3. How will managers apply what they’ve learned with their teams?
    It’s scary for people to have their managers go off to training and then come back and feel like an experiment as the manager implements four new ideas without any explanation. You’ve probably lived through a manager who brought back a new idea, used it for a week, then forgot about it. That’s frustrating for the team and the manager loses credibility. Does this program include a process for re-entry? Will you managers be equipped to communicate what they’ve learned and to transfer their knowledge? (e.g. if they come back fired up about accountability, how do they do they begin holding people accountable if they never have before?)
  4. How will we build sustained learning over time?
    You can’t learn to lead in one half-day workshop. Even if you have a limited budget, find creative ways to build programs that combine learning with practice, reflection, and feedback. How will this program provide daily and weekly reinforcement of key behaviors? How will we know what’s working and where managers are struggling?
  5. How will this program stir up new ideas and critical thinking to improve the business?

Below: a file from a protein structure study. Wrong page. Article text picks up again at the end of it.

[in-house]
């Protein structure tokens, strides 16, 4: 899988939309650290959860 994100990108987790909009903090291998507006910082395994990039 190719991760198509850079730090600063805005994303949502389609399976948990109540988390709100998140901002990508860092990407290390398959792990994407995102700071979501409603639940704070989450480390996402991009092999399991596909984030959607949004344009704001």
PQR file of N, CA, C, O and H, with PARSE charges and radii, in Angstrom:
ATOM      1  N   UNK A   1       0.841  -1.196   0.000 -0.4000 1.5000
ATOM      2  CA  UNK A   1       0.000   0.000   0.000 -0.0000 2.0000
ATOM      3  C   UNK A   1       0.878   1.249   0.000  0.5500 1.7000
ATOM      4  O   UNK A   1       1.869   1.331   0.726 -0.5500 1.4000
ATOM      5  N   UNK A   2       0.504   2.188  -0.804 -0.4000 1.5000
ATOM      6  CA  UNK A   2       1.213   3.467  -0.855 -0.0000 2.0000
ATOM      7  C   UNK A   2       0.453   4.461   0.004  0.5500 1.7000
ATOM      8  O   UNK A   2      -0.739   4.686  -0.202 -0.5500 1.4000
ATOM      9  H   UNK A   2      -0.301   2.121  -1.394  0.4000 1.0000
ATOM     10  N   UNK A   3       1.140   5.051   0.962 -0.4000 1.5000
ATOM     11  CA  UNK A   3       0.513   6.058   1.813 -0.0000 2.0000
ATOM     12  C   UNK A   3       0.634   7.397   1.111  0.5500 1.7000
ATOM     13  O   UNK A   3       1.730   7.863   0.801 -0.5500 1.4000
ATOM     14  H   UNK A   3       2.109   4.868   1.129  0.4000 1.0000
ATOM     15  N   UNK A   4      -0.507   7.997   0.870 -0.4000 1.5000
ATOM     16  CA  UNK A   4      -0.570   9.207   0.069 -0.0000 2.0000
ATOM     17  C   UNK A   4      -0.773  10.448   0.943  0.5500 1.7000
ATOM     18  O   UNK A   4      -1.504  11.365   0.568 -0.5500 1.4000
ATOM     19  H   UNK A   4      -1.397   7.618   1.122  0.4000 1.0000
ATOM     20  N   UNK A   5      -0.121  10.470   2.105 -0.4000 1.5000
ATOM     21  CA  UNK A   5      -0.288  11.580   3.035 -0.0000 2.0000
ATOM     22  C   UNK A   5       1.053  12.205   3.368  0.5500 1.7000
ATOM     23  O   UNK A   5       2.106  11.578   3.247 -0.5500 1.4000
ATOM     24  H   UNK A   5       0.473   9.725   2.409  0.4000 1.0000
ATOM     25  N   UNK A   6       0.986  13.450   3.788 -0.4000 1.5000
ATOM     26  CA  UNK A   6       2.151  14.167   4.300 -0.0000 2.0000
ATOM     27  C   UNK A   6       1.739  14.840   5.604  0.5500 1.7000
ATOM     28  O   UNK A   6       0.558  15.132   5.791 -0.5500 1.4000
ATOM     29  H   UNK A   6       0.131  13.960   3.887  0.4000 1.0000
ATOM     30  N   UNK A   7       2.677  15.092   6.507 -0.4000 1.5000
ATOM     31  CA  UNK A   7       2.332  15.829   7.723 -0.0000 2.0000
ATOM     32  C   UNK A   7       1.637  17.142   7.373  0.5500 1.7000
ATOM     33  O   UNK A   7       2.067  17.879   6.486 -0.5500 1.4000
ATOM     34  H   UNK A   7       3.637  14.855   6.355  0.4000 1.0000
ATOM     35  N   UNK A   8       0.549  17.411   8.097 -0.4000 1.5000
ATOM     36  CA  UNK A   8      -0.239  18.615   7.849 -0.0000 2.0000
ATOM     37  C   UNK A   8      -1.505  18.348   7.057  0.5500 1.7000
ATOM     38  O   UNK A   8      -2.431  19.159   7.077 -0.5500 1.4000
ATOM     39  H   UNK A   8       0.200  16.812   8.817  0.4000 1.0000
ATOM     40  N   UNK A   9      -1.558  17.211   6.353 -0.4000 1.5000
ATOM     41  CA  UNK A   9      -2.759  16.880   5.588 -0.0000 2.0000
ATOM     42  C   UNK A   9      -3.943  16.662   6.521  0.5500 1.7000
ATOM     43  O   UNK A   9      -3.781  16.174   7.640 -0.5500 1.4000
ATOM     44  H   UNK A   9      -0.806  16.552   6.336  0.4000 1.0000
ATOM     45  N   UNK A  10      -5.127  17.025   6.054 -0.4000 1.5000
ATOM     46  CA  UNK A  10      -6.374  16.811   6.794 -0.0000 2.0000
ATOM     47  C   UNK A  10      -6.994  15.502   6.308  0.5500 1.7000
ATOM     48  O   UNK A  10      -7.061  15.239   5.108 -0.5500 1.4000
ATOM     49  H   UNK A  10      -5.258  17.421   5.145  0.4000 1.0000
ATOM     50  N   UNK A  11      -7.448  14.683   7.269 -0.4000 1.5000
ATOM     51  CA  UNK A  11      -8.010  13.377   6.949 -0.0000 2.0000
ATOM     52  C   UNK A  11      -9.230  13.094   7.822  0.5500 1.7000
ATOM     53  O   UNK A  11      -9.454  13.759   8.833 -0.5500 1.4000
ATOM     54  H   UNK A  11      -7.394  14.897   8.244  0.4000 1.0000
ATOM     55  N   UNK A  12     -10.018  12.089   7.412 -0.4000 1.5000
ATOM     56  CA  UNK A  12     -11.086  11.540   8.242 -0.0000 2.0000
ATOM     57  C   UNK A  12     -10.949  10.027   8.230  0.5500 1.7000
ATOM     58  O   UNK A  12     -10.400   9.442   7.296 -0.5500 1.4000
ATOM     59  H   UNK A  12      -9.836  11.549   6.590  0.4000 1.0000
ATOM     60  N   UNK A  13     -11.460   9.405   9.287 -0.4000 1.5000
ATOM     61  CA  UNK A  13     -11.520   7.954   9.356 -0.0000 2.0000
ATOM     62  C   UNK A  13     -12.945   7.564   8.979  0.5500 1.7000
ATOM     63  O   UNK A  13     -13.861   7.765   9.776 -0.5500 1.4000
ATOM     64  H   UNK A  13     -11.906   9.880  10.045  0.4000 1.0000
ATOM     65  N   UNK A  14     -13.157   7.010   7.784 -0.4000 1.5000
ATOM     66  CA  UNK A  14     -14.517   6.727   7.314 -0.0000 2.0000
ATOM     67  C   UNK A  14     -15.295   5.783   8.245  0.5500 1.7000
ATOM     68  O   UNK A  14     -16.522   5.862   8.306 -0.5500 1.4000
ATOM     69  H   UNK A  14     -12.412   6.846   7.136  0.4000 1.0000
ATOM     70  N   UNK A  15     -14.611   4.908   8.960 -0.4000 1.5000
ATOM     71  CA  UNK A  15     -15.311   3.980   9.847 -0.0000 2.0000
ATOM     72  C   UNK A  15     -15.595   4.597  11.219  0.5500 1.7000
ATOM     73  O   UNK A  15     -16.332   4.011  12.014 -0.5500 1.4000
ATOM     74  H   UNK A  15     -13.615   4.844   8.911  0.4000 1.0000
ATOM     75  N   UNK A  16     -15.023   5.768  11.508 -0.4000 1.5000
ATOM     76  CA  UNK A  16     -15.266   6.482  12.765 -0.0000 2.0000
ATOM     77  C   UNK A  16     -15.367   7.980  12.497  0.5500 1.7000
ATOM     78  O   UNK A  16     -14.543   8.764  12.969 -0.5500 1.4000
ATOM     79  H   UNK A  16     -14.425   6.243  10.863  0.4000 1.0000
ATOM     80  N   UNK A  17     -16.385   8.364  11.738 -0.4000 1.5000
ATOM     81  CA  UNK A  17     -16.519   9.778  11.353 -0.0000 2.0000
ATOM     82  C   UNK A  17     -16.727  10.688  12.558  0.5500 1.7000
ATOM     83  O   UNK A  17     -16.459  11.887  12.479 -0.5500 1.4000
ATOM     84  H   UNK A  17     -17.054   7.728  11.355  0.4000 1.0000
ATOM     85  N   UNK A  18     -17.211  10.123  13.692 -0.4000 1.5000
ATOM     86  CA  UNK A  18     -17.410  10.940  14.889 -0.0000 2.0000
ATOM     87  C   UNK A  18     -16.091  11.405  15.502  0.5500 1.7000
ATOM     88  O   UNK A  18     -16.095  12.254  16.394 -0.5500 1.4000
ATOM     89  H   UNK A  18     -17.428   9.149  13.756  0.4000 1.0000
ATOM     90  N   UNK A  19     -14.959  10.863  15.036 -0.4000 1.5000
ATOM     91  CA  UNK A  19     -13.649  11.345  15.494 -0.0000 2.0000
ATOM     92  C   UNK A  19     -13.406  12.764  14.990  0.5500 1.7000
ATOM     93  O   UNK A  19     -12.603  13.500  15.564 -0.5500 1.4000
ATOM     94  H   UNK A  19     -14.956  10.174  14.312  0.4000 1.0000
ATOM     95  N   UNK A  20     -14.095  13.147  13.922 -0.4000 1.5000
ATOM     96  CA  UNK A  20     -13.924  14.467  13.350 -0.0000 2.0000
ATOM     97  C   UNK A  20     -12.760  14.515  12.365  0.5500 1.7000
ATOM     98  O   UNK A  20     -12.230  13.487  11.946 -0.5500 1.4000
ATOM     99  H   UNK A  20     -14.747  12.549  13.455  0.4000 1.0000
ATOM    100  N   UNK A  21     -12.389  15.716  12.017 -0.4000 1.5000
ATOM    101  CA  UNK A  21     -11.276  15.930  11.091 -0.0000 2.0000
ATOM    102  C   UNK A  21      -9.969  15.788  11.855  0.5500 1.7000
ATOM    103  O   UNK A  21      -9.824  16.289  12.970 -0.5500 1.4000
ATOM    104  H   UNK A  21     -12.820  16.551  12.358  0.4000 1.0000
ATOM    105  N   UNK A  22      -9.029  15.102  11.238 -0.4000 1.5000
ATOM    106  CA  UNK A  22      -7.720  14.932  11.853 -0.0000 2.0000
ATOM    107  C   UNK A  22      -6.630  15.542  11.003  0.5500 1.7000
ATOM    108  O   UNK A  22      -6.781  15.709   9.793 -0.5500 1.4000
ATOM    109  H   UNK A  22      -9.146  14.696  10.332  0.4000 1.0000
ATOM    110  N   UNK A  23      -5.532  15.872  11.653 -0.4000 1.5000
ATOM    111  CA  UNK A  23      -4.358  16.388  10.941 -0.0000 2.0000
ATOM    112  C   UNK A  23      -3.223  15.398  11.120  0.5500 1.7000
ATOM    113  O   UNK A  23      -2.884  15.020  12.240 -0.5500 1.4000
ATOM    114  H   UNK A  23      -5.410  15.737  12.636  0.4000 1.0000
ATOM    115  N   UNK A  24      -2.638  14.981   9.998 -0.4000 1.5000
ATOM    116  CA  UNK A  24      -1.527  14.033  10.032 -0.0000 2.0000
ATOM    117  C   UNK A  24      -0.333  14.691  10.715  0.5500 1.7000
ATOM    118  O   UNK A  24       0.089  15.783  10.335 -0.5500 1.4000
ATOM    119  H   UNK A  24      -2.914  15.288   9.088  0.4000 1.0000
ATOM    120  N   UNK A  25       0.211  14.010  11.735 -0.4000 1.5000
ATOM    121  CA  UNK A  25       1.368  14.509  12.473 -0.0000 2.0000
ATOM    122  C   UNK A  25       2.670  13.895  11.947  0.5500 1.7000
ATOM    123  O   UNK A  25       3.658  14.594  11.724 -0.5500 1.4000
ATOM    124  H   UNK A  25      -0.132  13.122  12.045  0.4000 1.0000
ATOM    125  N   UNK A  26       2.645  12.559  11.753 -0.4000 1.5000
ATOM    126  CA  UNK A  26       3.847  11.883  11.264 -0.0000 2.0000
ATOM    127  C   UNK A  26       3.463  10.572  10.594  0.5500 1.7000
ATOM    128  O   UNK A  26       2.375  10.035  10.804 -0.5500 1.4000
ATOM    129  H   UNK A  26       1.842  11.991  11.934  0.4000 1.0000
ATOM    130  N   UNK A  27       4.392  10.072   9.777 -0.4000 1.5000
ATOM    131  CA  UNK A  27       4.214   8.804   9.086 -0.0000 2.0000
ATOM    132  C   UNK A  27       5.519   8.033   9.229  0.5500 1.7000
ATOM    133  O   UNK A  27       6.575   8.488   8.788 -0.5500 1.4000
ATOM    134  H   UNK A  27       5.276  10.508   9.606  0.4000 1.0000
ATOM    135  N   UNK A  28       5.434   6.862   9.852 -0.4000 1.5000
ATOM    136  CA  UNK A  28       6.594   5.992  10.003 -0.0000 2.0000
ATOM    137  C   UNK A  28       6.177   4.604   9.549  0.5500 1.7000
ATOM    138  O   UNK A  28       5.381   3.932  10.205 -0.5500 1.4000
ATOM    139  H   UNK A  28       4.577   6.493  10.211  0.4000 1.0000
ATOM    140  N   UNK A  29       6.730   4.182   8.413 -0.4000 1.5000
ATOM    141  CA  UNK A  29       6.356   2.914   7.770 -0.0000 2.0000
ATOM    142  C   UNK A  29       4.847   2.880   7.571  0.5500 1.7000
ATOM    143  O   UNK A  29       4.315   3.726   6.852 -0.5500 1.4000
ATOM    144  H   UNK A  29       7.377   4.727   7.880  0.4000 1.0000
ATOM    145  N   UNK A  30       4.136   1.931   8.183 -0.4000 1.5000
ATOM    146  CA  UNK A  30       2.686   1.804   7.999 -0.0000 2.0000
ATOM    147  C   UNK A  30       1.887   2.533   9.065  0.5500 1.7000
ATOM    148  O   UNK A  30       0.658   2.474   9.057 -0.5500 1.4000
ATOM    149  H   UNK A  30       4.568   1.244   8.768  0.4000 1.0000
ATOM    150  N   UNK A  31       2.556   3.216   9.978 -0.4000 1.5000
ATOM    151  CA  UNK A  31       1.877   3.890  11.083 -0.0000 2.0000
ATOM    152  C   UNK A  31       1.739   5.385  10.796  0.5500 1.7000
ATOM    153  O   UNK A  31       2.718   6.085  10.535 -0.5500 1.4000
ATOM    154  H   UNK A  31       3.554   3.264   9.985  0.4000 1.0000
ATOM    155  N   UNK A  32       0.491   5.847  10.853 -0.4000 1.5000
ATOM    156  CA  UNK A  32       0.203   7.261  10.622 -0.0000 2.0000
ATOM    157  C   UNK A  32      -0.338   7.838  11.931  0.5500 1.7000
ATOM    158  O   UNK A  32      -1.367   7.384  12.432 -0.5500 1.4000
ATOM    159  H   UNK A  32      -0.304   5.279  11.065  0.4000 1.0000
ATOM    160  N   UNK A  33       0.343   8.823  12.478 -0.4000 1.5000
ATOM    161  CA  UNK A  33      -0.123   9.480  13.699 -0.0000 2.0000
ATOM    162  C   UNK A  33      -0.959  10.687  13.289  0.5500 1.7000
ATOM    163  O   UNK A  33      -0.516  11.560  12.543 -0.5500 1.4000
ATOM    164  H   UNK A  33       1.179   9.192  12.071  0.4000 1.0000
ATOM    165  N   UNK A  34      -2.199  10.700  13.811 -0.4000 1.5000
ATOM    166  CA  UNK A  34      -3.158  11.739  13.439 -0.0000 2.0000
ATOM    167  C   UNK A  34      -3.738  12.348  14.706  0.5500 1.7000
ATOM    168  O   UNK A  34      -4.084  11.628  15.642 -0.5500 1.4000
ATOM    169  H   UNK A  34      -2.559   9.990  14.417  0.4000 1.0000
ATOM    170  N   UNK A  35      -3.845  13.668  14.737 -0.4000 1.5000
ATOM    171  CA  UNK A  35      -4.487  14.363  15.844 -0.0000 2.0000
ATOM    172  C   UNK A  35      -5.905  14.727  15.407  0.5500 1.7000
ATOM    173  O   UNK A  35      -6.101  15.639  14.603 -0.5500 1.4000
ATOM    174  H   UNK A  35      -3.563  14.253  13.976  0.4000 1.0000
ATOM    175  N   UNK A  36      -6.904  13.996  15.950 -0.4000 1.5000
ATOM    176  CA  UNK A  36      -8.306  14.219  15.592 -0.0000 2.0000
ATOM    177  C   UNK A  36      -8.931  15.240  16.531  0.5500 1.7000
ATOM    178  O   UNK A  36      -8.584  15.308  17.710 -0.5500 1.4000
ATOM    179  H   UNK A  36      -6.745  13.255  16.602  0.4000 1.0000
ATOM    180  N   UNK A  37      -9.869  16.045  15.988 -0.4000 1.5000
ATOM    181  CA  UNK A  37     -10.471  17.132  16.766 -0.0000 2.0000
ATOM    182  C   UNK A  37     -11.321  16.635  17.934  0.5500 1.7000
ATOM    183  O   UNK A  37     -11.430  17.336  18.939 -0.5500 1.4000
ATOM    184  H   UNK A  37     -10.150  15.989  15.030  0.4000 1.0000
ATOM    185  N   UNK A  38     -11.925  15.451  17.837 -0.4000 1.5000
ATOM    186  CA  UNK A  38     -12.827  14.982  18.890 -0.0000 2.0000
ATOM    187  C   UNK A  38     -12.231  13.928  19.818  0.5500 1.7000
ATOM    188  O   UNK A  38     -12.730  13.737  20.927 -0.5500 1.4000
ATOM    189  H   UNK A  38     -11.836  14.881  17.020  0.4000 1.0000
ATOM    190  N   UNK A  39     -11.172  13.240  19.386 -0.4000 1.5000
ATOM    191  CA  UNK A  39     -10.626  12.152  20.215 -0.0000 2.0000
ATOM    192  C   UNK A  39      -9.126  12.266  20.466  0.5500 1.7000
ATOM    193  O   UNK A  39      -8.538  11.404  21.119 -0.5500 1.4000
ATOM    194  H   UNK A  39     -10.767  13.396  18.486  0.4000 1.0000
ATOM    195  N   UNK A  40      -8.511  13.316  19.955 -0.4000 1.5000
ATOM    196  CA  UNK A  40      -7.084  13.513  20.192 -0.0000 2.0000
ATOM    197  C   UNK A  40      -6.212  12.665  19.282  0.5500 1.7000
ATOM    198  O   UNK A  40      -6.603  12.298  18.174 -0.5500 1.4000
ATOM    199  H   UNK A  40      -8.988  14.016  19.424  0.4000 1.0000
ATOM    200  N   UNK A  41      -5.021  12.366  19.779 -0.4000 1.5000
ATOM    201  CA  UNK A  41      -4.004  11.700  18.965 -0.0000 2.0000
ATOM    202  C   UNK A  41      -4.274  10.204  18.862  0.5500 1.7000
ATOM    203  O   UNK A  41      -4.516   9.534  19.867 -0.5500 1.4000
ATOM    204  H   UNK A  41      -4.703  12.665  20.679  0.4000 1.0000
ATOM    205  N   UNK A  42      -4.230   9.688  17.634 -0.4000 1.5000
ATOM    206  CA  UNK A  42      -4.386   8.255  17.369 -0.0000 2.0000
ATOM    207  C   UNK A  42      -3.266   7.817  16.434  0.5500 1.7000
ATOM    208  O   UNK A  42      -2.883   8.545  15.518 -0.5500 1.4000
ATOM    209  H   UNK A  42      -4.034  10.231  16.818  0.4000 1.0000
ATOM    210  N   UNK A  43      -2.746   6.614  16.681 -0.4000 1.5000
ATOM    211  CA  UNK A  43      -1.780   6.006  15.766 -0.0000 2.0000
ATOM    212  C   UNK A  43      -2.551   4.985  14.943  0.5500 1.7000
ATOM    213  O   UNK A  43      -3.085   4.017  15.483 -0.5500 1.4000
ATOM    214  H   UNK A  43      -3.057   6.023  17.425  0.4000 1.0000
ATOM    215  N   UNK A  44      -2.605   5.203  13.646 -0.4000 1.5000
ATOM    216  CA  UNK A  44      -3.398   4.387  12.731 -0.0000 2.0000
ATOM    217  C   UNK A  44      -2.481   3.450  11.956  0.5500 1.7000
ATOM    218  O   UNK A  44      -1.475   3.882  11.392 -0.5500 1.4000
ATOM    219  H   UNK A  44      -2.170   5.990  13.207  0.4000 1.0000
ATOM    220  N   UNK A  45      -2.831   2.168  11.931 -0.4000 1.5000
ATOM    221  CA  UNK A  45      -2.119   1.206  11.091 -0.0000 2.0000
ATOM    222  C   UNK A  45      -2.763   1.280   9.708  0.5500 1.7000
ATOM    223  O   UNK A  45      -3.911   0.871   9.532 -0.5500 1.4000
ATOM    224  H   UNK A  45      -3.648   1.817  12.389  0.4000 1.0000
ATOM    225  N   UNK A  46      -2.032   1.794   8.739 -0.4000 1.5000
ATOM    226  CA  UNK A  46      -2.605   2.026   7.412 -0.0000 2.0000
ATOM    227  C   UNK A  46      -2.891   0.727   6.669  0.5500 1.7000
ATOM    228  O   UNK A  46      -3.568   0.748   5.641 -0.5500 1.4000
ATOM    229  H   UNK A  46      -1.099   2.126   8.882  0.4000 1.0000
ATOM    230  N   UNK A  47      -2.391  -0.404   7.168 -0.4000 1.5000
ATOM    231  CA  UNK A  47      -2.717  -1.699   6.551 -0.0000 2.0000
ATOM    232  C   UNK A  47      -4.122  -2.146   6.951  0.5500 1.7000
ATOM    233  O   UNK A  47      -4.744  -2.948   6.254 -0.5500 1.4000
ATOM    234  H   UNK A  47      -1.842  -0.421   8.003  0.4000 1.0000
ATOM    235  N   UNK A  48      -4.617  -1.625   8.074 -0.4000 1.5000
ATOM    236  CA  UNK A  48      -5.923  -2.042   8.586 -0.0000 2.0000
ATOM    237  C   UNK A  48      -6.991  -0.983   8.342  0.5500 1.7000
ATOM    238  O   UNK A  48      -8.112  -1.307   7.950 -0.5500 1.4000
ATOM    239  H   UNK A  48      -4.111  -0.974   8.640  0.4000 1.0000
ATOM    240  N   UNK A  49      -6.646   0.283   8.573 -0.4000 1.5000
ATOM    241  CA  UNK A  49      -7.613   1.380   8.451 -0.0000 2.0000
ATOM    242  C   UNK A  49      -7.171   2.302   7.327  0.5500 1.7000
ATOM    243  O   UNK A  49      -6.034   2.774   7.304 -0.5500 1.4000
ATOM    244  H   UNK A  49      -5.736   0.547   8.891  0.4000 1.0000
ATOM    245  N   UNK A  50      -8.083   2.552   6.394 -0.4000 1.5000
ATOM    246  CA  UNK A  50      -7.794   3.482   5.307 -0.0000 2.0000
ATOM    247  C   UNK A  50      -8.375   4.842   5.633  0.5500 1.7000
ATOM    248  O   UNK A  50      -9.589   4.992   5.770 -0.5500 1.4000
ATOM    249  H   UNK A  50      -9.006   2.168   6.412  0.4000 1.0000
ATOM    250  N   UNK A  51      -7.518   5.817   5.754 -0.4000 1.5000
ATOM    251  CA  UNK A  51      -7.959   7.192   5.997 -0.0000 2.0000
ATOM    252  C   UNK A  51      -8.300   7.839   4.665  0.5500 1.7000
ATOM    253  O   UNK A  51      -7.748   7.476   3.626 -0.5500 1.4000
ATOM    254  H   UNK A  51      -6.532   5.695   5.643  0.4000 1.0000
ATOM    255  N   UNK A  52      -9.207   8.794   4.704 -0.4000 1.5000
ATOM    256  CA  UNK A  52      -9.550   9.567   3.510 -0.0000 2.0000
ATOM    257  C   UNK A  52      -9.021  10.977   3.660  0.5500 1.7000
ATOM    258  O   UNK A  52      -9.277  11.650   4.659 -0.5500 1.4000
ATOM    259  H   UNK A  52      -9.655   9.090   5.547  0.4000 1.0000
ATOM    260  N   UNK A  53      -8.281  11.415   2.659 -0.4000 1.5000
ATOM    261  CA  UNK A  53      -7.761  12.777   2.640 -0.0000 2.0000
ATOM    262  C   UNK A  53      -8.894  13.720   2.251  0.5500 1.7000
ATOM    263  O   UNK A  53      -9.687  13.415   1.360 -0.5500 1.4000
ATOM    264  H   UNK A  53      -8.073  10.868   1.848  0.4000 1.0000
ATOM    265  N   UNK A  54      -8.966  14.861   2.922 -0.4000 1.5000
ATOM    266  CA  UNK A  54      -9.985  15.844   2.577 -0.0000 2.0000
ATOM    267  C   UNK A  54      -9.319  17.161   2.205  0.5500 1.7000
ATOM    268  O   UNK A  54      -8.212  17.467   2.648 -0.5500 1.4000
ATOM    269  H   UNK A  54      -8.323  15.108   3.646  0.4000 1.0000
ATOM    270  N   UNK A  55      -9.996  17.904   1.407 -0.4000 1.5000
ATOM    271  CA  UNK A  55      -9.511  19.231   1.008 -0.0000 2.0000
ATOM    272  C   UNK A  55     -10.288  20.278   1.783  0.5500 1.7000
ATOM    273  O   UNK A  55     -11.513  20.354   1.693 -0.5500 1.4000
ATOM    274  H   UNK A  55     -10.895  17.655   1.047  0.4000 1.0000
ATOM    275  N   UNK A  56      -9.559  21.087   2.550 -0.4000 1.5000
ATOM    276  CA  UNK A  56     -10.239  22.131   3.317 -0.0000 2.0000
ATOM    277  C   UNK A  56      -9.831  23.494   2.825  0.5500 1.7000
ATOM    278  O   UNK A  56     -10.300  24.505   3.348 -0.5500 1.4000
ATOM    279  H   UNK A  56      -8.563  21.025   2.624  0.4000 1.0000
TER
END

Great leadership training is bound to get your managers fired up with new ideas. Will the program leave them feeling empowered and excited to execute, or frustrated about great ideas that “will never happen around here”? Work with a leadership development partner who understands your culture and how things get done. The best leadership programs don’t just teach skills, they provide opportunities for application to improve the business.

Your turn.

We would love to hear from you. What additional questions would you add for leaders considering building a new leadership development program?

Innovative Leadership Training Leadership Development

Leadership Training ROI Karin Hurt and David Dye

5 Powerful Ways to Ensure Leadership Training Sticks

You’ve invested in leadership training. Now how do you ensure the ROI?

“Don’t bother me with this crap. I don’t believe in leadership training. It’s a complete waste of time. It’s nothing against you as the new Training Director. I get that I have to work with you in some way. If you MUST talk training, please work through Joe (one of my directors), he’s the most touchy-feely of my direct reports, I’m sure he’ll be nice to you.”